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25 ways to slash spending

25 ways to slash spending

With the holiday credit-card bills about to appear in your mailbox or inbox, now’s the time of year to slash spending. We all know some of the tried and true methods to save money: buy in bulk, brown bag it at work, and coupon like crazy. Here are some other creative ways to keep more loonies in your bank account.

  • Use your dishwasher and laundry machines at night, as utility companies typically charge higher rates during peak hours in the daytime. Consider using a clothes line instead of the dryer. Use cold water to wash clothes.

  • Buy generic medications and foods

  • Stick a brick (one that won’t dissolve) in your toilet tank to conserve water; it will fill excess space and ensure less water is used to fill after each flush. Water bottles filled with rocks and water work too.

  • Go to local training schools to get your hair cut.

  • Consider your local community centre for fitness and yoga classes over a pricey gym.

  • Take short showers. If you really want to be frugal, consider “navy showers”: have the water running when you first step in; turn it off while you lather up and shampoo your hair; then turn it back on to rinse off quickly.

  • Take to the Internet or YouTube to learn how to cook rather than attending an upscale cooking class.

  • Unplug electrical devices when not in use.

  • Got little ones? “Always take snacks and water for the kids when you go out,” suggests Bettina Schnarr, investment advisor and certified financial planner with HollisWealth. That way, you’re not forced to spend nearly $3 per slice of banana bread at Starbucks.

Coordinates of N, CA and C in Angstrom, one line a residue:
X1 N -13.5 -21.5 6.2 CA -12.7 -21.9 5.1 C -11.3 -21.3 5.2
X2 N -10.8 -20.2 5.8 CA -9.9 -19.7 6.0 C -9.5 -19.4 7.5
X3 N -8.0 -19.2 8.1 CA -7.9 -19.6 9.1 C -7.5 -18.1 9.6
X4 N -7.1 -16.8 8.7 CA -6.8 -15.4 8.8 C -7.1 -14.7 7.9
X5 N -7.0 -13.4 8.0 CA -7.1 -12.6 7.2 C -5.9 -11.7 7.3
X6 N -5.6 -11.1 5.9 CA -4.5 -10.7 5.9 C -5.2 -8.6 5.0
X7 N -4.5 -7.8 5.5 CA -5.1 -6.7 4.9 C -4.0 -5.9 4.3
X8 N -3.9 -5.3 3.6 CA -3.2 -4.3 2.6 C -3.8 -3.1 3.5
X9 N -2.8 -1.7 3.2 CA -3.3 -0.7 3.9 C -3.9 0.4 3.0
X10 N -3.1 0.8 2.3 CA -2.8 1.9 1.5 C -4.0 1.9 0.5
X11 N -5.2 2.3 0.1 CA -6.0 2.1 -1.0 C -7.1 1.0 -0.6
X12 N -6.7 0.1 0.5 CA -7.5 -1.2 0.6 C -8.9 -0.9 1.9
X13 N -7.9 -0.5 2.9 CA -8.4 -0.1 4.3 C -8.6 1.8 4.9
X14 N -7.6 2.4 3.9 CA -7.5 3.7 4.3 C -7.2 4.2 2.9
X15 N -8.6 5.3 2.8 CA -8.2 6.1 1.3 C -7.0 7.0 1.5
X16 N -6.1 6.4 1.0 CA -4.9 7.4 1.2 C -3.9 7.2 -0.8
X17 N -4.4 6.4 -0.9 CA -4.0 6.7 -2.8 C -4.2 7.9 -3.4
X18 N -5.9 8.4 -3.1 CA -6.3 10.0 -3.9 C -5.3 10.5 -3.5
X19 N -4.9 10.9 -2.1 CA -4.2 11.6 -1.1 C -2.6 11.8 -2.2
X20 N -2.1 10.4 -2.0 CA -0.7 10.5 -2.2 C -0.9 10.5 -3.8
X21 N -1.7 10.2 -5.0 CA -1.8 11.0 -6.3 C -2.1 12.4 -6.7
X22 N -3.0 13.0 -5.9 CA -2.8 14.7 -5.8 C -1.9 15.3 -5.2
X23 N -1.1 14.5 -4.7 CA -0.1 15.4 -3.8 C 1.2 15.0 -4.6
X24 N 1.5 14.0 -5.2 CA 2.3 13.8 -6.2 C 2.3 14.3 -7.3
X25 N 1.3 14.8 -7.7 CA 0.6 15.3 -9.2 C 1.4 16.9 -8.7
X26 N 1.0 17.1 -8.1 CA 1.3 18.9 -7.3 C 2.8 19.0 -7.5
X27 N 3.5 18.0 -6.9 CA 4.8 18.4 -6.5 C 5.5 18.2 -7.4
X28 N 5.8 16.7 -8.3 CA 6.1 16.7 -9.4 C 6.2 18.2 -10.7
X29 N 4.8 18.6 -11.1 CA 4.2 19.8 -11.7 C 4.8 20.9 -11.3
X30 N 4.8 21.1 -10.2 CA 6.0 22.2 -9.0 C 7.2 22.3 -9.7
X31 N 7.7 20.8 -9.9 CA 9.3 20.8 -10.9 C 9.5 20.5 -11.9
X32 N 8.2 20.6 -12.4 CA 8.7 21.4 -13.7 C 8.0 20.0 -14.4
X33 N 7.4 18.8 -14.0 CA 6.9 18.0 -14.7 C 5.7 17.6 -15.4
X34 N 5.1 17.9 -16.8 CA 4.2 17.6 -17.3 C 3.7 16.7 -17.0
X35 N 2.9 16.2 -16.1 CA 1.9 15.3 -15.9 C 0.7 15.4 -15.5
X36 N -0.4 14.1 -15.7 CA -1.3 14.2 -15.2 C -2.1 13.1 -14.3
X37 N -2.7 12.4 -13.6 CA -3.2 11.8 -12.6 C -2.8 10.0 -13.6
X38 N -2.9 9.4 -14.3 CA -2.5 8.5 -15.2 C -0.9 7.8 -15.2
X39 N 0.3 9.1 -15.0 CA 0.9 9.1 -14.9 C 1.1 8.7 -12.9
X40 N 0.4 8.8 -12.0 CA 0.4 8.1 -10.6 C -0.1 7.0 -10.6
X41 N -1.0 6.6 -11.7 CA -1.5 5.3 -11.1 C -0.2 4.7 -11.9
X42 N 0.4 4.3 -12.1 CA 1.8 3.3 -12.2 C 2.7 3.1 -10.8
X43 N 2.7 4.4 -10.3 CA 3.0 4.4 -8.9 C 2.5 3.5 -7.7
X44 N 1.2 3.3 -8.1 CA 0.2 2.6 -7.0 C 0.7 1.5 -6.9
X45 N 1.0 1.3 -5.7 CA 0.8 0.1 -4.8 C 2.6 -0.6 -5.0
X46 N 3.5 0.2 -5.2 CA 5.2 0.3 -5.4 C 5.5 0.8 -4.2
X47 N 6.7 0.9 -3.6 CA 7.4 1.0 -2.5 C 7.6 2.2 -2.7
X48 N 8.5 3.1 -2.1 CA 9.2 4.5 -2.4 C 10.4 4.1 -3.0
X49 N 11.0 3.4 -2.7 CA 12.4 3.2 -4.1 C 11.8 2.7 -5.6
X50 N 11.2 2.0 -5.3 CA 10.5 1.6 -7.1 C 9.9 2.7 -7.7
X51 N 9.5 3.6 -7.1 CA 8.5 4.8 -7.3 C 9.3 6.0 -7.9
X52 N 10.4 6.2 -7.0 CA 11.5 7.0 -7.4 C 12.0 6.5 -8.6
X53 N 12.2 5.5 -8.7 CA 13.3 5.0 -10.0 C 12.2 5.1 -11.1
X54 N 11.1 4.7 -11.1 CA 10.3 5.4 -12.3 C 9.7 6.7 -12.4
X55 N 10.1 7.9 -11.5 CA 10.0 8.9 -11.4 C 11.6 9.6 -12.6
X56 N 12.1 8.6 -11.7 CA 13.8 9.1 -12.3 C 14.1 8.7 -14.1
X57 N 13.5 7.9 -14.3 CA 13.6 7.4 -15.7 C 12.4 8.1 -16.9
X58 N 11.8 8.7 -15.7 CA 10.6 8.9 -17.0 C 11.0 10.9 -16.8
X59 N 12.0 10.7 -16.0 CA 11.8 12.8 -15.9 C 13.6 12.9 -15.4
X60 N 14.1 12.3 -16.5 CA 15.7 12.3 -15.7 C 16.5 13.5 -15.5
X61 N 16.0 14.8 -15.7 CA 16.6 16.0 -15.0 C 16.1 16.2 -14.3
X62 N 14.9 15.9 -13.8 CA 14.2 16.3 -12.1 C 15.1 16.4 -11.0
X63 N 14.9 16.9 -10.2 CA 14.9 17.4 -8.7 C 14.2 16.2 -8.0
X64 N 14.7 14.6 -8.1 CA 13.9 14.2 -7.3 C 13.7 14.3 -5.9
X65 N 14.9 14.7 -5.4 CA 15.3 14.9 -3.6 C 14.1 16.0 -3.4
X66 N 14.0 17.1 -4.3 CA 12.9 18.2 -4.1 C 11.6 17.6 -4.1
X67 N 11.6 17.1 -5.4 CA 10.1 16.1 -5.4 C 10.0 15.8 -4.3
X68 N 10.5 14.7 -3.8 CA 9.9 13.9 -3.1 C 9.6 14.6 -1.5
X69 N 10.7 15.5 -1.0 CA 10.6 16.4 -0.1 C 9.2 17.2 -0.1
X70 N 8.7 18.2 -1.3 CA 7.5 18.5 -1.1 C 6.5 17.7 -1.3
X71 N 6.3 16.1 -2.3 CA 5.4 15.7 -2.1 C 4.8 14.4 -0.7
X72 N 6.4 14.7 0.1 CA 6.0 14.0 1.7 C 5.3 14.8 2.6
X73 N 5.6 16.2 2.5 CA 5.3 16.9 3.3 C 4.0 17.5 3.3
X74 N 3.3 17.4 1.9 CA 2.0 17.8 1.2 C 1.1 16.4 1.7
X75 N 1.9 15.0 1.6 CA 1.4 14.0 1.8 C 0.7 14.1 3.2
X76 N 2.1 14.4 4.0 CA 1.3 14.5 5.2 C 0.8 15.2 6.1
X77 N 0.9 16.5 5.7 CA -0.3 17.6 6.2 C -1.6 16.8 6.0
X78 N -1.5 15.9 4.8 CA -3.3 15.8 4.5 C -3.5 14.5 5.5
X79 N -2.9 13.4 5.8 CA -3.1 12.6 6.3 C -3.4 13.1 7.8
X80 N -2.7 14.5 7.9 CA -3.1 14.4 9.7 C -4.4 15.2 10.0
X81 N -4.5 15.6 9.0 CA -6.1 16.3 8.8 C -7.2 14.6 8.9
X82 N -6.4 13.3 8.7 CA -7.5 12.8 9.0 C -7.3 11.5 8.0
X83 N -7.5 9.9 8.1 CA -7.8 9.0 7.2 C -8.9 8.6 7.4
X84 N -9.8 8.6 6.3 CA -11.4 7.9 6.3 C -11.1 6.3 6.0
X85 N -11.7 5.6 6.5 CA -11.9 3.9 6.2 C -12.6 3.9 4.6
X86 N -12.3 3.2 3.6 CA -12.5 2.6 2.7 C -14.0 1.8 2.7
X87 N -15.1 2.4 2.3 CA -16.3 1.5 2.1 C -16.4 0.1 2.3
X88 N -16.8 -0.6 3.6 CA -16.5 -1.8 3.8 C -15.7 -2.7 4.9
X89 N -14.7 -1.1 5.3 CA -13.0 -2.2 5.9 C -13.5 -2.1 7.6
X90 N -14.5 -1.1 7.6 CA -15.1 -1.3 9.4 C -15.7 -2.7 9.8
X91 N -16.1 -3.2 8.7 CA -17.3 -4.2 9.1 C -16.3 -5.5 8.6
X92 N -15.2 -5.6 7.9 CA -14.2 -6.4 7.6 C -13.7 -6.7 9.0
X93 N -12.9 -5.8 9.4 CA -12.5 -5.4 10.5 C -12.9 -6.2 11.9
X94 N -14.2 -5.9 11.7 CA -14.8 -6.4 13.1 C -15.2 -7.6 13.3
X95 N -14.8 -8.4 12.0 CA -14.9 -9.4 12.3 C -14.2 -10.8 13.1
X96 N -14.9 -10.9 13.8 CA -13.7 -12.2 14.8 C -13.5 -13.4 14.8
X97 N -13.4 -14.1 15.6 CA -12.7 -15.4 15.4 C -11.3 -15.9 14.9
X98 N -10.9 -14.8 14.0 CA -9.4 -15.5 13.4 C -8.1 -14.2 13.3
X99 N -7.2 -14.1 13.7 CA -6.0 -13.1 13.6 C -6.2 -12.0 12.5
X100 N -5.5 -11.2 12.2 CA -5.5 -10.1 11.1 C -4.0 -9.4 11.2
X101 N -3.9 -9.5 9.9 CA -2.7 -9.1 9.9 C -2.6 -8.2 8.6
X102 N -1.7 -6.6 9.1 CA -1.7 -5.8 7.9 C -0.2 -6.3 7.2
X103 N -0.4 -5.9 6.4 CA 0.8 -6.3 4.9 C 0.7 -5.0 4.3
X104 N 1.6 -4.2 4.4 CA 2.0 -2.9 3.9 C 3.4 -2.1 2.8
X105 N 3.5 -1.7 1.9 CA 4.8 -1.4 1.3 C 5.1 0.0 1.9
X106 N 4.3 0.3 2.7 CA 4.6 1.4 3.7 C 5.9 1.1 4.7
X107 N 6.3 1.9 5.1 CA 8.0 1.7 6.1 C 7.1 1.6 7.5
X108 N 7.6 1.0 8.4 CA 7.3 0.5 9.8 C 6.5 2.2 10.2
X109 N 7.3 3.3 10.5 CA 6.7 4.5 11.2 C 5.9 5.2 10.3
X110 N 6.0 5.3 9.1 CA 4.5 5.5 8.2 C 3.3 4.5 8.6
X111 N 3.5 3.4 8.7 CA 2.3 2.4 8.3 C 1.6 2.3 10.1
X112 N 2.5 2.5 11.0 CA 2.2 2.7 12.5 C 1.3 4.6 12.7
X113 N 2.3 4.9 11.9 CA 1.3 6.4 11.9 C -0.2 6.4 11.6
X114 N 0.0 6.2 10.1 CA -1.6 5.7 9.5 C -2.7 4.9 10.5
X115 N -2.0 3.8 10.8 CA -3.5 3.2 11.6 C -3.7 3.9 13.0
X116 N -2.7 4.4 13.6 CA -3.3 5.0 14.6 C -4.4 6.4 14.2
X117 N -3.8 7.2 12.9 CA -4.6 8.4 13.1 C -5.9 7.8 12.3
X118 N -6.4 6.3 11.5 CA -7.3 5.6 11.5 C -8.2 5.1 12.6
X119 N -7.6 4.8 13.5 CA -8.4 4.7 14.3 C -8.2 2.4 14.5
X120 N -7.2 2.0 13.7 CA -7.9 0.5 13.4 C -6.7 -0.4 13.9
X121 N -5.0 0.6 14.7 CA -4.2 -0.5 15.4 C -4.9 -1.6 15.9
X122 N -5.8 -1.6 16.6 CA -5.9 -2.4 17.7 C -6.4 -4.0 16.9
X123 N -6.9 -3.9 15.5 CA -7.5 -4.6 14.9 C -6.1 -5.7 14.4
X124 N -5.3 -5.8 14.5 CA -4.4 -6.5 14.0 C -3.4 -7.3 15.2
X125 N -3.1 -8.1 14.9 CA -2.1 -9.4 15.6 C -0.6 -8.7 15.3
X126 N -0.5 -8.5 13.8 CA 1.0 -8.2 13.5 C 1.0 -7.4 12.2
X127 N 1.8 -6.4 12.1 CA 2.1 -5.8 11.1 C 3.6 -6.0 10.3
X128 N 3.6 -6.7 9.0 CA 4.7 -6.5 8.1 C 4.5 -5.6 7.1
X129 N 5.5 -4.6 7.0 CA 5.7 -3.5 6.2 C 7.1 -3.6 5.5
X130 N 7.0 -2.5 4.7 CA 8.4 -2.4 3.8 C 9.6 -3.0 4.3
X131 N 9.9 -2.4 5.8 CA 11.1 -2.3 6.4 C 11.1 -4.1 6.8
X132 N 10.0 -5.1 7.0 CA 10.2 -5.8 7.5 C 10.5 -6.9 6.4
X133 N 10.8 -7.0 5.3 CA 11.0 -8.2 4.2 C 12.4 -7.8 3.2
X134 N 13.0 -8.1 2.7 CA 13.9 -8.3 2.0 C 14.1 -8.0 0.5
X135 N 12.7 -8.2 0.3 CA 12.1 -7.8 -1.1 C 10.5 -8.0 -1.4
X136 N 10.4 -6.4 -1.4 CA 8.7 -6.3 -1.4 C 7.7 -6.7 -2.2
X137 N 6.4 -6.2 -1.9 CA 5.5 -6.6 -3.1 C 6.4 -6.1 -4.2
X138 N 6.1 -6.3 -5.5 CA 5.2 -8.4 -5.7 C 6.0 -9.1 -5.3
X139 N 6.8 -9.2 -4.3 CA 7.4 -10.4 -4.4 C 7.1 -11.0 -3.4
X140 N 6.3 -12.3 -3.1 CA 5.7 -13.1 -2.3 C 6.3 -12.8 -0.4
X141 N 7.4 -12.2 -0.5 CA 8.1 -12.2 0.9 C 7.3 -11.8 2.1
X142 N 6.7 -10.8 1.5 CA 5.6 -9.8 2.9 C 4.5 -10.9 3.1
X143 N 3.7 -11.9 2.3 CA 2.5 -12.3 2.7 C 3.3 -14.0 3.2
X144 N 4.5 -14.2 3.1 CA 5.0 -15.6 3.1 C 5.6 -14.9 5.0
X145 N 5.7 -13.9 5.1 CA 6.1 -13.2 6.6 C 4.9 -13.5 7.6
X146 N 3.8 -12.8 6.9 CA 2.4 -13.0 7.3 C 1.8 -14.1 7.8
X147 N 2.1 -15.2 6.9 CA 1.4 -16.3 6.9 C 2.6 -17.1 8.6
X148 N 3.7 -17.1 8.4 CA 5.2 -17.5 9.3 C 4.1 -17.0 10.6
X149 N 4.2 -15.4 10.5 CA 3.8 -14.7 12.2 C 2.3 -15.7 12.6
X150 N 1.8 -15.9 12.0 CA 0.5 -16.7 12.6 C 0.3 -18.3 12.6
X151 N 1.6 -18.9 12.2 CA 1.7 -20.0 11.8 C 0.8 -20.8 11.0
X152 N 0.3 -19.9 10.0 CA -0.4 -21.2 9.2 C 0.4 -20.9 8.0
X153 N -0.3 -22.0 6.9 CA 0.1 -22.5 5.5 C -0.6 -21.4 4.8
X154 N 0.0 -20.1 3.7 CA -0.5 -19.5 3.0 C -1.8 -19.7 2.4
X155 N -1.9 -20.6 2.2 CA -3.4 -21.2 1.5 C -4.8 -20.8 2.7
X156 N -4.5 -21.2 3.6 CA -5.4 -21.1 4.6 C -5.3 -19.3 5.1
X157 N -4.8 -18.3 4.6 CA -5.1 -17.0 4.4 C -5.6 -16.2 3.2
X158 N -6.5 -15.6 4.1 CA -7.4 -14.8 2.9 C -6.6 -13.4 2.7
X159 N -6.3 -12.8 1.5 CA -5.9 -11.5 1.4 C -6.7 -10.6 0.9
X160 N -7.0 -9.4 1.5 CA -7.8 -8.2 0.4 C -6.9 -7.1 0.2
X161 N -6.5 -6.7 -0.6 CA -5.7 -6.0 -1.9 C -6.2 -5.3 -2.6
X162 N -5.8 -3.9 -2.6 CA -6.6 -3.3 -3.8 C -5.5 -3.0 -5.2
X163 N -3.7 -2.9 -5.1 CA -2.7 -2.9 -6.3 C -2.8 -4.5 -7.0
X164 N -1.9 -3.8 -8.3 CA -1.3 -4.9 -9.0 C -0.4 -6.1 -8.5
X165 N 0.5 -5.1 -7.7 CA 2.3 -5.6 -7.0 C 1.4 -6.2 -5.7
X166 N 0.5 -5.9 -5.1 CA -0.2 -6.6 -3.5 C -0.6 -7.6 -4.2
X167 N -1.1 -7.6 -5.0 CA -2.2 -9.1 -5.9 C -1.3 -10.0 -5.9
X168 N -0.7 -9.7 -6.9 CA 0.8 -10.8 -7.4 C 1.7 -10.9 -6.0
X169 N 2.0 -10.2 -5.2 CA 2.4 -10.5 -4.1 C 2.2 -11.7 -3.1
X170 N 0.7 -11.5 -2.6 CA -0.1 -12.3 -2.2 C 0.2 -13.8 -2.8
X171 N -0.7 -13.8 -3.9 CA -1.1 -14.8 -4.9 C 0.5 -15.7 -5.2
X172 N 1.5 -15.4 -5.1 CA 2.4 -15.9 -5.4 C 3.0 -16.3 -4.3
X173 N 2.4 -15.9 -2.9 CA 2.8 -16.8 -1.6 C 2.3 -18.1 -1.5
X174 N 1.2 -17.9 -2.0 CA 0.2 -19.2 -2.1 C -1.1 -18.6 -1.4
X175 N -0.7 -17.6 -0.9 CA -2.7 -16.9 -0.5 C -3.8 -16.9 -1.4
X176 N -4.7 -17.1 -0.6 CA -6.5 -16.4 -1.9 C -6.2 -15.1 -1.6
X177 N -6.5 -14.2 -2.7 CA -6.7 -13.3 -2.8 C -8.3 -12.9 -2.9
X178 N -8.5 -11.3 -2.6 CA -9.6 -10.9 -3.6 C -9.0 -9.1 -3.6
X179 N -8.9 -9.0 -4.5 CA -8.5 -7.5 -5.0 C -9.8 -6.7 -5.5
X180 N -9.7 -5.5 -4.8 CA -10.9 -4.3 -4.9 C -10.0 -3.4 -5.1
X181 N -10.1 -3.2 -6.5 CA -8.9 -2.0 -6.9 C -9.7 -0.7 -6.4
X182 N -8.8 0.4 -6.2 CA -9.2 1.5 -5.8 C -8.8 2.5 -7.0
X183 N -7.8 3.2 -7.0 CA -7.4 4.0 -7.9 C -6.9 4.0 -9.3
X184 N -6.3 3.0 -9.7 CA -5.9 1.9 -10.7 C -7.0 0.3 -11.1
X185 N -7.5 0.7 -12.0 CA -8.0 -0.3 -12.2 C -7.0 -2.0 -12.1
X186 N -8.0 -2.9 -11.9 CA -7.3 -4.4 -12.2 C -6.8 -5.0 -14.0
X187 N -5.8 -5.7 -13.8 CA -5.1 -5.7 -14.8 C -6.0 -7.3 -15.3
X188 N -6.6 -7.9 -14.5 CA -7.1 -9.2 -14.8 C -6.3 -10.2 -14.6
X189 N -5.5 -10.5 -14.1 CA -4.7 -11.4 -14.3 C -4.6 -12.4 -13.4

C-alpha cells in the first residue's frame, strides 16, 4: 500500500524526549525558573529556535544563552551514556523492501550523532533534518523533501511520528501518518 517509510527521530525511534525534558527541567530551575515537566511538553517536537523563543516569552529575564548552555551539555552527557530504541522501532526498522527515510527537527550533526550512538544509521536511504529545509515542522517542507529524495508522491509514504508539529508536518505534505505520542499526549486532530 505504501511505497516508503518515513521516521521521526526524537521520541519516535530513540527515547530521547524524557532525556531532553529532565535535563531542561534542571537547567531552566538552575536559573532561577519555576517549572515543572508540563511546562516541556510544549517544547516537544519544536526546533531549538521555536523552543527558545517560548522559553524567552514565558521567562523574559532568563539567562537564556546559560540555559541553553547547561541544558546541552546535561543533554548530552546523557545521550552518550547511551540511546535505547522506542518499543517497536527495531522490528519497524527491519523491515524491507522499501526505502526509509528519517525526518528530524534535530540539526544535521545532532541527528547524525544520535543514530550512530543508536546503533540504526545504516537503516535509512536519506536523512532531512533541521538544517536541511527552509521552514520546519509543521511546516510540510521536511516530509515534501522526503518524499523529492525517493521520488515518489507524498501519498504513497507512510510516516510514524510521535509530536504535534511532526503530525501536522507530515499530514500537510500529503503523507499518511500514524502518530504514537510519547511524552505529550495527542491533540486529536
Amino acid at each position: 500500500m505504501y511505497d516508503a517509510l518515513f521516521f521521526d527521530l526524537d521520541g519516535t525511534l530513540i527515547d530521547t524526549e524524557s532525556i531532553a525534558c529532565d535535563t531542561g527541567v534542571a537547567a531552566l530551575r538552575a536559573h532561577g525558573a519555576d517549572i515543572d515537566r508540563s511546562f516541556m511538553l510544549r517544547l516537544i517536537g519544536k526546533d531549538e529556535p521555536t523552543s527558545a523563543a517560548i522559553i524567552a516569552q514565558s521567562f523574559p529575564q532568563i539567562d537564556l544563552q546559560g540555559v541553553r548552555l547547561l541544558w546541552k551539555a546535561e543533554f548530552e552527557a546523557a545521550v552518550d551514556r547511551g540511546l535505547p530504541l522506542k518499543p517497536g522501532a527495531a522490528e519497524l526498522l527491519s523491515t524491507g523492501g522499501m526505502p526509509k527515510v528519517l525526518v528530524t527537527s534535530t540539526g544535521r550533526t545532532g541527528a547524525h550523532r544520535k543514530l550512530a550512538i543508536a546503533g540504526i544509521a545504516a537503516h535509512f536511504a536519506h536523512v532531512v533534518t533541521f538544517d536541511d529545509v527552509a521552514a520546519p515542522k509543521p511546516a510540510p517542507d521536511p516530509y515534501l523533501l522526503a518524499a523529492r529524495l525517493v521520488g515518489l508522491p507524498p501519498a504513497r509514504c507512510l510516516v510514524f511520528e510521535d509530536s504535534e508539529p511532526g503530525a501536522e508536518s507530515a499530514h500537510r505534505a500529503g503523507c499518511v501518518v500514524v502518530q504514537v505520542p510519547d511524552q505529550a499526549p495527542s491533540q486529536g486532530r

• Read the fine print when comparing prices. Be sure to look at the unit price.

  • Don’t toss jam jars in the recycling bin; remove the label and wash and use them as storage containers.

  • “Get an Entertainment book and keep within a budget when you do go out,” Schnarr says.

  • Set up a Facebook page for the sale and swap of clothes, sporting goods, household tools, and toys with people in your area.

  • “Read books about budgeting and saving, such as The Wealthy Barber or The Richest Man in Babylon,” Schnarr says.

  • Keep your credit-card limits low: $5,000 or less.

  • “Spend 30 minutes every week doing one thing that leads to saved money,” says Amrita Singh, founder and editor of Pretty Frugal Living. “This could be making a call to a service provider and negotiating a better plan or rate, price shopping thoroughly for an essential big ticket purchase, or researching a do-it-yourself option for one item you find yourself buying often. Schedule time to slash spending.”

  • Scrutinize your bank fees. “Stop using other banks’ ATM’s,” says Leslie Gardner, certified money coach with Money Coaches Canada ( “Research other banks fees, with some banks you won’t pay any or very little banking fees., like President’s choice, Sobey’s Bank of Montreal, and Tangerine. Watch those e-transfers; they can add up. Find a bank that gives a couple free ones each month.”

  • Combine your insurance for your home with that for all of the cars in the household to get better rate, Gardner says.

  • Get a programmable thermostat.

  • “Eat out of our cupboards,” Gardner suggests. “Go through the freezer and use up some of the items that your forgot you had.”

  • “Curate frugal events,” Singh says. “Encourage a group of friends and family to scour the Internet and paper for frugal deals and events in and around your city. Set up a shared calendar and have everyone plug in their finds. Pretty soon this will become an invaluable resource any time you’re looking for a cheap entertainment options. Make sure your group of deal-finders has different interests so the calendar grows into a diverse resource.”

  • Make your own cleaning products.

  • Make a family chore list and get everyone to pitch in on cleaning instead of hiring a company, Gardner says.

  • Look to your own assets as means to make money, Gardner says, whether it’s a truck to take junk to the dump or land to store others’ recreational vehicles. (Be sure you have the right insurance.)

  • Carpool, take transit, walk, or bike to work rather than driving. Aside from saving on parking and gas, you can also insure your vehicle for pleasure only, which is much cheaper than insuring it for work purposes.